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Predictors of turnover of lower gastrointestinal symptoms in diabetes mellitus.
Am J Gastroenterol. 2002 Dec; 97(12):3087-94.AJ

Abstract

BACKGROUND

Both the natural history of GI symptoms and factors influencing symptom turnover in diabetes mellitus are unknown. We aimed to determine the natural history of GI symptoms in diabetes mellitus over a 3-yr period.

METHODS

Subjects with predominantly Type 2 diabetes on the mailing list of Diabetes Australia were recruited and completed a validated questionnaire (n = 892); of these, 64% completed the questionnaire again 3 yr later. Subjects were classified as never having GI symptoms (abdominal pain, constipation, diarrhea, fecal incontinence), fluctuating (only on one survey), or persistent symptoms.

RESULTS

Symptoms more often fluctuated than persisted, but the prevalence at recruitment and 3 yr later was similar. Predictors of symptom turnover varied. In a multivariate model, abnormal sweating and diabetic foot problems predicted symptom turnover for abdominal pain (OR = 2.01, 95% CI = 1.07-3.76 and 2.54, 1.23-5.24, respectively), and paresthesiae ("pins and needles") and foot problems predicted fecal incontinence (OR = 2.24, 1.06-4.75 and 2.38, 1.04-5.45, respectively), but not constipation or diarrhea. Symptom turnover in constipation was associated with depression (OR = 2.73, CI = 1.89-3.94) and neuroticism (OR = 0.57, CI = 0.36-0.89), and depression was associated with abdominal pain (OR = 1.56, CI = 1.02-2.38), but psychological factors were not related to the other symptoms. The odds for symptoms persisting were not generally related to type or duration of diabetes, or self-rated glycemic control.

CONCLUSION

The natural history of GI symptoms in diabetes has been described for the first time; symptoms may either persist or fluctuate, but the prevalence is constant because symptom onset is balanced by disappearance. Glycemic control does not seem to predict symptom change.

Authors+Show Affiliations

Department of Medicine, University of Sydney, Nepean Hospital, Penrith NSW, Australia.No affiliation info availableNo affiliation info availableNo affiliation info available

Pub Type(s)

Journal Article

Language

eng

PubMed ID

12492194

Citation

Talley, Nicholas J., et al. "Predictors of Turnover of Lower Gastrointestinal Symptoms in Diabetes Mellitus." The American Journal of Gastroenterology, vol. 97, no. 12, 2002, pp. 3087-94.
Talley NJ, Howell S, Jones MP, et al. Predictors of turnover of lower gastrointestinal symptoms in diabetes mellitus. Am J Gastroenterol. 2002;97(12):3087-94.
Talley, N. J., Howell, S., Jones, M. P., & Horowitz, M. (2002). Predictors of turnover of lower gastrointestinal symptoms in diabetes mellitus. The American Journal of Gastroenterology, 97(12), 3087-94.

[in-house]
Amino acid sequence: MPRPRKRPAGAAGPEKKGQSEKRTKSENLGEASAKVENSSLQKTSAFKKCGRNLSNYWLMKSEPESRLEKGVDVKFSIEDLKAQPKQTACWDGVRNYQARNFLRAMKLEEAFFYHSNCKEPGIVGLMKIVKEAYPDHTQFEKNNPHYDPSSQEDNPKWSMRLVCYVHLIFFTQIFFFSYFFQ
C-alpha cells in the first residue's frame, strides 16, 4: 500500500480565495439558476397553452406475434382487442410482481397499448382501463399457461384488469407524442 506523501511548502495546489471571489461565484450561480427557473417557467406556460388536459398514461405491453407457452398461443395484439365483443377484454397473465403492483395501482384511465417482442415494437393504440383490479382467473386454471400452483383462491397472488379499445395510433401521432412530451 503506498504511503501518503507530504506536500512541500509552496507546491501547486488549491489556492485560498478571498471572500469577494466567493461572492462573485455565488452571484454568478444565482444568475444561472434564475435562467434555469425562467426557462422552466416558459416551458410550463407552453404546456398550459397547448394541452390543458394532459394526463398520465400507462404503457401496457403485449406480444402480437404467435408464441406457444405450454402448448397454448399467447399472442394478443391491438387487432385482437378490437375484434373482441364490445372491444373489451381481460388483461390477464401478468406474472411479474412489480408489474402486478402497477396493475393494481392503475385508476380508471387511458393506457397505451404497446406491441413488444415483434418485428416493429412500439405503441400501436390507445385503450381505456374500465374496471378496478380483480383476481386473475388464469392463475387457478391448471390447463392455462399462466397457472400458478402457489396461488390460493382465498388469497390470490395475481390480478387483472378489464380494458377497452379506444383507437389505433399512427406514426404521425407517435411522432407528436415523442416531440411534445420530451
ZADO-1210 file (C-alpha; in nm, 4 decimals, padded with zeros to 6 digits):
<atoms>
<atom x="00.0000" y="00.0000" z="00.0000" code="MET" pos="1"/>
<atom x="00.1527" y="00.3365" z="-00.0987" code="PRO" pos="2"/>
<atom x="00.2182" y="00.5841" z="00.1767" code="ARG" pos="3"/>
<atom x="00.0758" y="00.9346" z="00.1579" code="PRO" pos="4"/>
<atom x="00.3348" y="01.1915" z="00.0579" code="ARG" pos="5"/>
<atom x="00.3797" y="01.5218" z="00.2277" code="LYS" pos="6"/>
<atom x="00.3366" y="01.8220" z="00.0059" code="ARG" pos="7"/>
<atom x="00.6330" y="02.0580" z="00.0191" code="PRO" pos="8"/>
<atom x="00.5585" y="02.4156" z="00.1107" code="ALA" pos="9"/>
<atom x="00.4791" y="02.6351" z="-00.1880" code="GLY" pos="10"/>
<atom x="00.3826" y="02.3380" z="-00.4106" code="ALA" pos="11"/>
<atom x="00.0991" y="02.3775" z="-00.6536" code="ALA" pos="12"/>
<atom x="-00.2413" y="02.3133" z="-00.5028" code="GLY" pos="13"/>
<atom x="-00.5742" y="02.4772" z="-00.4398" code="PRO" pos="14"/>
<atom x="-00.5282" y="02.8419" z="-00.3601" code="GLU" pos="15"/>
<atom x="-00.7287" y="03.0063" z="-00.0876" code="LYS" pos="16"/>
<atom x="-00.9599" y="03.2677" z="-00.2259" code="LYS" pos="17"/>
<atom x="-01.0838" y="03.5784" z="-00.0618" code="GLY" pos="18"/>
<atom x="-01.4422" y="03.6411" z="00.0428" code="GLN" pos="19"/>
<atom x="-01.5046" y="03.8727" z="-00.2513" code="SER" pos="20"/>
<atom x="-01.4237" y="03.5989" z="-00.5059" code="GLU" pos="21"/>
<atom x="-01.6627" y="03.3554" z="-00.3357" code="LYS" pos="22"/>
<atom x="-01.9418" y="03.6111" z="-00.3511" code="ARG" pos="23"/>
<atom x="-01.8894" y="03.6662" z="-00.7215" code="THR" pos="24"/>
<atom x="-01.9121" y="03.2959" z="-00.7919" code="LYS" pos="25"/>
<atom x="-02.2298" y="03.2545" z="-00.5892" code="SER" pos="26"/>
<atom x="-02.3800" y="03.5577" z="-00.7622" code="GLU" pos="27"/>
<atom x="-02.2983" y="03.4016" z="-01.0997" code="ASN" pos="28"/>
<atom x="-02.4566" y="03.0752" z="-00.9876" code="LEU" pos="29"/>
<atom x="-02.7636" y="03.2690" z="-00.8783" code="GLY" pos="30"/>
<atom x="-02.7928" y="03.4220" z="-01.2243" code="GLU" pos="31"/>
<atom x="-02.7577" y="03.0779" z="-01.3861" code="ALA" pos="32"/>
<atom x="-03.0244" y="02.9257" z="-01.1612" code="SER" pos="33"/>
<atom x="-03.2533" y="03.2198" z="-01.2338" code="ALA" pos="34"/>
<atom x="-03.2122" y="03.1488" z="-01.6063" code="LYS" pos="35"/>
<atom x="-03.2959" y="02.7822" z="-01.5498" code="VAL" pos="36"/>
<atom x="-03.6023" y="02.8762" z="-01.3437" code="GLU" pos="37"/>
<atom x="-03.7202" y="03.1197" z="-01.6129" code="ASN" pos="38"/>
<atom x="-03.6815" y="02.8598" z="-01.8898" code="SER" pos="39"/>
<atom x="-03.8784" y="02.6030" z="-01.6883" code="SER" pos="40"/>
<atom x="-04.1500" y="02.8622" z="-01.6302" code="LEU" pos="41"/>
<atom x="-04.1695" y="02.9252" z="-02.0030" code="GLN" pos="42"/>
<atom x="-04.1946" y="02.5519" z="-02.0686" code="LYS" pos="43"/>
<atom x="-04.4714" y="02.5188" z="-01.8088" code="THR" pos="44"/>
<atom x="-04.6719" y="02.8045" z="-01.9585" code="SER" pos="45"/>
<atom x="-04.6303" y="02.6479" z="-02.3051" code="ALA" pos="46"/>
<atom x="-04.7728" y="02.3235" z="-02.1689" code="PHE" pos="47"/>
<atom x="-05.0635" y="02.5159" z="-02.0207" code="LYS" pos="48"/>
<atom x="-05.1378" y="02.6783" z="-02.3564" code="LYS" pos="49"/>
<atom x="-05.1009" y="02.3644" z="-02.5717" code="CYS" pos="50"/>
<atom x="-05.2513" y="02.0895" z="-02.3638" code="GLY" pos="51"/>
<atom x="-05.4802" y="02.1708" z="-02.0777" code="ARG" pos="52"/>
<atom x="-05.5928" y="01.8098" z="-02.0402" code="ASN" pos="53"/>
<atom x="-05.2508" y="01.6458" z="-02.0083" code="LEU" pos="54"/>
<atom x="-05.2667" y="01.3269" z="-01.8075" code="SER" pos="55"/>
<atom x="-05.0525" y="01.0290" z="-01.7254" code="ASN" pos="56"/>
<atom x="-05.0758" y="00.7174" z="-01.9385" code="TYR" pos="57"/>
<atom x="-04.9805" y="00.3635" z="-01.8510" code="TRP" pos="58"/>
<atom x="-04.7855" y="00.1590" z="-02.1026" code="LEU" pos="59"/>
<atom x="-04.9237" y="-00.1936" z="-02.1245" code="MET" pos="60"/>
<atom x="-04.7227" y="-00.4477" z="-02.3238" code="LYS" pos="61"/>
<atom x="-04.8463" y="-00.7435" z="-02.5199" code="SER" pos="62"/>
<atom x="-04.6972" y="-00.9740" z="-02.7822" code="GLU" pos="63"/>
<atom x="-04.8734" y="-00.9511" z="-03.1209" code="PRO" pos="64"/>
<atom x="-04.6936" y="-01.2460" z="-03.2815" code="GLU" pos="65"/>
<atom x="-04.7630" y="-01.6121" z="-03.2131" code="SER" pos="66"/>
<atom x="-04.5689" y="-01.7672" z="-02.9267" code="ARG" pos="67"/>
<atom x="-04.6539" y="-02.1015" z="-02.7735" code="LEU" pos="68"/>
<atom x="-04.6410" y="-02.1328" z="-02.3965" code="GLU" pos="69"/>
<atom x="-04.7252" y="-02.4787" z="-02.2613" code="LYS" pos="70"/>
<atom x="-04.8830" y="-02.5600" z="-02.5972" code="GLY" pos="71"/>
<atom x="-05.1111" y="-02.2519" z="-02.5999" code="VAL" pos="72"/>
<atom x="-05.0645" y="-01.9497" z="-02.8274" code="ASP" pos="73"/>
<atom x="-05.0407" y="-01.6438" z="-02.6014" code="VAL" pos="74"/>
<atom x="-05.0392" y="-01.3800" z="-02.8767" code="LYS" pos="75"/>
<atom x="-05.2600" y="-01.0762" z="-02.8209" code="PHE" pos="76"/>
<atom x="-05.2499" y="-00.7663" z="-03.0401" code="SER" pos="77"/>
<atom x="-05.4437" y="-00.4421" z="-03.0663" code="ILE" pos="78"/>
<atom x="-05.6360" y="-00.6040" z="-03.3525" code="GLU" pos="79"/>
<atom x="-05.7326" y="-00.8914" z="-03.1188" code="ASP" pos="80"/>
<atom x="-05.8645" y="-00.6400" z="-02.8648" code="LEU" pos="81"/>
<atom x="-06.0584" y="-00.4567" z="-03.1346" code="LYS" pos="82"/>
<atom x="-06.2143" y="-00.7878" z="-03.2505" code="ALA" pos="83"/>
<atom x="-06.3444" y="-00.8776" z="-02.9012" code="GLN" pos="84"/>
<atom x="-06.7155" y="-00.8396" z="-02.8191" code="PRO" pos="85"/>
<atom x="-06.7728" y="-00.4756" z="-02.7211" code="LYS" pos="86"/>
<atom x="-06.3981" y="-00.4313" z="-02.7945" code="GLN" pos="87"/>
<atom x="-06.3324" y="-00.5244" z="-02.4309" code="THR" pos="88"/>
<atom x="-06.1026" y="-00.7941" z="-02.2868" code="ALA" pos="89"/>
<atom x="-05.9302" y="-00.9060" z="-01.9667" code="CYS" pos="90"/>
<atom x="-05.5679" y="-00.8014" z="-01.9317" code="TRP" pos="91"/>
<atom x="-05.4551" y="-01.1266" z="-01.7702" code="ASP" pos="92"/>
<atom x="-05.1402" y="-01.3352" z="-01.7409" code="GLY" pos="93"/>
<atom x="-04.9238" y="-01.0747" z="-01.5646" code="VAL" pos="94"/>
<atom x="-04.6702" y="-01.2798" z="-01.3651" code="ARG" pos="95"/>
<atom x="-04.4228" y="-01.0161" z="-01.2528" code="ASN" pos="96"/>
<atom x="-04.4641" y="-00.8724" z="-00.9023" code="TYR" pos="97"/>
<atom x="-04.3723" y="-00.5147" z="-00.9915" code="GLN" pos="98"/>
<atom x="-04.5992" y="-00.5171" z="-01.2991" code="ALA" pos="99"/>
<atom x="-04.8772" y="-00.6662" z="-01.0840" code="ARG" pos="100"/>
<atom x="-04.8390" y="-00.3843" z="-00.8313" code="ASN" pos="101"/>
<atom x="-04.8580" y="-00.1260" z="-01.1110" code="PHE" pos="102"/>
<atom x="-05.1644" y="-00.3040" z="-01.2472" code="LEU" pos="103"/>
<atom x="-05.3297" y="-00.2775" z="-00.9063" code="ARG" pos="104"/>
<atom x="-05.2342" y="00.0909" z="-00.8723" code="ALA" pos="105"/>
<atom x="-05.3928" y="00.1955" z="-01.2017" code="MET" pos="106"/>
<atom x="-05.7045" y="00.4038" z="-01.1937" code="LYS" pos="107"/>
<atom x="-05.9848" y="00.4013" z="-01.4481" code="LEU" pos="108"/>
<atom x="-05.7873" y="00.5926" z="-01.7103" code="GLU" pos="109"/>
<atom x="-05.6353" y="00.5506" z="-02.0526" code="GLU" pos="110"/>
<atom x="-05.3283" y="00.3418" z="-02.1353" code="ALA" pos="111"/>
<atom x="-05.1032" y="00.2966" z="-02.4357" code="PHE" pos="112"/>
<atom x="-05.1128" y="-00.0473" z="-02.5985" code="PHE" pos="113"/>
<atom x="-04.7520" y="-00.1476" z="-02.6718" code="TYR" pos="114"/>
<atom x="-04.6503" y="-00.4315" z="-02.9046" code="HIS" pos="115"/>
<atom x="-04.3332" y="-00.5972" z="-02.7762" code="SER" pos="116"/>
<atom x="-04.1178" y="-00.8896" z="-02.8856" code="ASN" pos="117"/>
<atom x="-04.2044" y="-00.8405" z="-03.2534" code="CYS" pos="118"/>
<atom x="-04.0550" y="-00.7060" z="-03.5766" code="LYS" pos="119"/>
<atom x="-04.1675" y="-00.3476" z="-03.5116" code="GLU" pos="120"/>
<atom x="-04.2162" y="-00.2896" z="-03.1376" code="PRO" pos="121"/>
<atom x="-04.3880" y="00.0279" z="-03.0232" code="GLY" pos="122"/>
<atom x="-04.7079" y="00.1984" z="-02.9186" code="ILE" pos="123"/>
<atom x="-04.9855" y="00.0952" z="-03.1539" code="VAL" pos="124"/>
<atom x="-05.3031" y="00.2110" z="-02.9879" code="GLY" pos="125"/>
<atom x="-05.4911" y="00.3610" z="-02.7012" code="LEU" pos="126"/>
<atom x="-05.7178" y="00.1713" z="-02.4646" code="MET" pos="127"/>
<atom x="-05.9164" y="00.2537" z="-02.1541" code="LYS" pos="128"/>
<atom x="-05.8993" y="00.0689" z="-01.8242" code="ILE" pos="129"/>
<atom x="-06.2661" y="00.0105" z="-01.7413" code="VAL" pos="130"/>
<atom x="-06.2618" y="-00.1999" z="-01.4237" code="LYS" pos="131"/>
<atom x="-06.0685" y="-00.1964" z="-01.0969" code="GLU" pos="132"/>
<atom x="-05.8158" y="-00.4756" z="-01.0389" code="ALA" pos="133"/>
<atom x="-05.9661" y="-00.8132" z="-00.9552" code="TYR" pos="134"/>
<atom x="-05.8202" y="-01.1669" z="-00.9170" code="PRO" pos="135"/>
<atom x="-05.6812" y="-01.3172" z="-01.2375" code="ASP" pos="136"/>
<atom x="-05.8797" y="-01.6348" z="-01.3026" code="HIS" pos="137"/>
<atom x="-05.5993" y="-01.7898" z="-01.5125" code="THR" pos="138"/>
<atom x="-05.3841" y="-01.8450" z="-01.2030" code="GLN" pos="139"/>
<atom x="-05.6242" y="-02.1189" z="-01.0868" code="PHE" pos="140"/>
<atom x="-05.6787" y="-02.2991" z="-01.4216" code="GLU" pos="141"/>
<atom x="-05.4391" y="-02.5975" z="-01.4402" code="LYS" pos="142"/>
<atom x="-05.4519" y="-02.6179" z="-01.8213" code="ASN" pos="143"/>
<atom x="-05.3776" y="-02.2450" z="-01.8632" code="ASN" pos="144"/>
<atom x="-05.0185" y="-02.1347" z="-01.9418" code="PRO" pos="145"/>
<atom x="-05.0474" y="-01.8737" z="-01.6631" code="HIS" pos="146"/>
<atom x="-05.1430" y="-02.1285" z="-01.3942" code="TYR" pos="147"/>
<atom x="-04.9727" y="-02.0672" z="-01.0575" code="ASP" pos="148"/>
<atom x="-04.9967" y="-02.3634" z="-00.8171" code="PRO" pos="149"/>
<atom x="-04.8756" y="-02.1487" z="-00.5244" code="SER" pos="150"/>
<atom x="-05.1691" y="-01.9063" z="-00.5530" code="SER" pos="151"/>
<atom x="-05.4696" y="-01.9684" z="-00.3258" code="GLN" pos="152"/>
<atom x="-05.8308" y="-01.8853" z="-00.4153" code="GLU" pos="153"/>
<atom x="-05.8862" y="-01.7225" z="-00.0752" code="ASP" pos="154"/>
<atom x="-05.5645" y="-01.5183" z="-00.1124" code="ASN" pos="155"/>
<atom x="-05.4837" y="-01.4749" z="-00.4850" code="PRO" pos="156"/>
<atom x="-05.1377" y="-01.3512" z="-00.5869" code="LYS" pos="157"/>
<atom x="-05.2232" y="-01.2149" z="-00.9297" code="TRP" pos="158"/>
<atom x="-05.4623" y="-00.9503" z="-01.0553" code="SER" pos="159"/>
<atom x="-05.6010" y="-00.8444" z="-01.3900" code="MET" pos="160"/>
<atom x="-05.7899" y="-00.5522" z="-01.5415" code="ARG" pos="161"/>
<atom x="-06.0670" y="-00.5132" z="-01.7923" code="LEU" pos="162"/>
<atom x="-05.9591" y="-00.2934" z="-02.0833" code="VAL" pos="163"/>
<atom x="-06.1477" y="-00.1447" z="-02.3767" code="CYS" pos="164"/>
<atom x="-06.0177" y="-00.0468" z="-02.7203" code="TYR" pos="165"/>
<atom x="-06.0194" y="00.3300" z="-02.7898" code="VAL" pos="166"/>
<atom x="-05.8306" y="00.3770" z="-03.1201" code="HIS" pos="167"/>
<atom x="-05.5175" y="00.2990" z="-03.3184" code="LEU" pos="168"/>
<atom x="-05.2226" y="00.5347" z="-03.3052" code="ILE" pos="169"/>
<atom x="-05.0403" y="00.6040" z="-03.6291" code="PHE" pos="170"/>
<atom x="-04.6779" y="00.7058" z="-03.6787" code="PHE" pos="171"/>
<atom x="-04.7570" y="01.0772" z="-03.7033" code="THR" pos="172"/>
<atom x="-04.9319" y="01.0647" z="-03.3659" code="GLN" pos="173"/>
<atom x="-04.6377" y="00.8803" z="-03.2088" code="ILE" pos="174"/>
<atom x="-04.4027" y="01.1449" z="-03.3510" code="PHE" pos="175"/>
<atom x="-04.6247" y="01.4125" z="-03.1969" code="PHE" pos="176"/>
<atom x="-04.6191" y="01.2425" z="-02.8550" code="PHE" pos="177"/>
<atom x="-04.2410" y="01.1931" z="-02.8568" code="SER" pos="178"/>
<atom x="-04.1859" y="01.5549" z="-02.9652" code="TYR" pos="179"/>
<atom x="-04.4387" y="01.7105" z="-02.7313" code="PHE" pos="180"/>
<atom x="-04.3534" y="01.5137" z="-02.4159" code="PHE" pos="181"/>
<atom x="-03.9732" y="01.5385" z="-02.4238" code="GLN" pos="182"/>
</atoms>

Talley NJ, et al. Predictors of Turnover of Lower Gastrointestinal Symptoms in Diabetes Mellitus. Am J Gastroenterol. 2002;97(12):3087-94. PubMed PMID: 12492194.
* Article titles in AMA citation format should be in sentence-case
TY - JOUR T1 - Predictors of turnover of lower gastrointestinal symptoms in diabetes mellitus. AU - Talley,Nicholas J, AU - Howell,Stuart, AU - Jones,Michael P, AU - Horowitz,Michael, PY - 2002/12/21/pubmed PY - 2003/1/7/medline PY - 2002/12/21/entrez SP - 3087 EP - 94 JF - The American journal of gastroenterology JO - Am J Gastroenterol VL - 97 IS - 12 N2 - BACKGROUND: Both the natural history of GI symptoms and factors influencing symptom turnover in diabetes mellitus are unknown. We aimed to determine the natural history of GI symptoms in diabetes mellitus over a 3-yr period. METHODS: Subjects with predominantly Type 2 diabetes on the mailing list of Diabetes Australia were recruited and completed a validated questionnaire (n = 892); of these, 64% completed the questionnaire again 3 yr later. Subjects were classified as never having GI symptoms (abdominal pain, constipation, diarrhea, fecal incontinence), fluctuating (only on one survey), or persistent symptoms. RESULTS: Symptoms more often fluctuated than persisted, but the prevalence at recruitment and 3 yr later was similar. Predictors of symptom turnover varied. In a multivariate model, abnormal sweating and diabetic foot problems predicted symptom turnover for abdominal pain (OR = 2.01, 95% CI = 1.07-3.76 and 2.54, 1.23-5.24, respectively), and paresthesiae ("pins and needles") and foot problems predicted fecal incontinence (OR = 2.24, 1.06-4.75 and 2.38, 1.04-5.45, respectively), but not constipation or diarrhea. Symptom turnover in constipation was associated with depression (OR = 2.73, CI = 1.89-3.94) and neuroticism (OR = 0.57, CI = 0.36-0.89), and depression was associated with abdominal pain (OR = 1.56, CI = 1.02-2.38), but psychological factors were not related to the other symptoms. The odds for symptoms persisting were not generally related to type or duration of diabetes, or self-rated glycemic control. CONCLUSION: The natural history of GI symptoms in diabetes has been described for the first time; symptoms may either persist or fluctuate, but the prevalence is constant because symptom onset is balanced by disappearance. Glycemic control does not seem to predict symptom change. SN - 0002-9270 UR - https://www.unboundmedicine.com/medline/citation/12492194/Predictors_of_turnover_of_lower_gastrointestinal_symptoms_in_diabetes_mellitus_ L2 - https://doi.org/10.1111/j.1572-0241.2002.07104.x DB - PRIME DP - Unbound Medicine ER -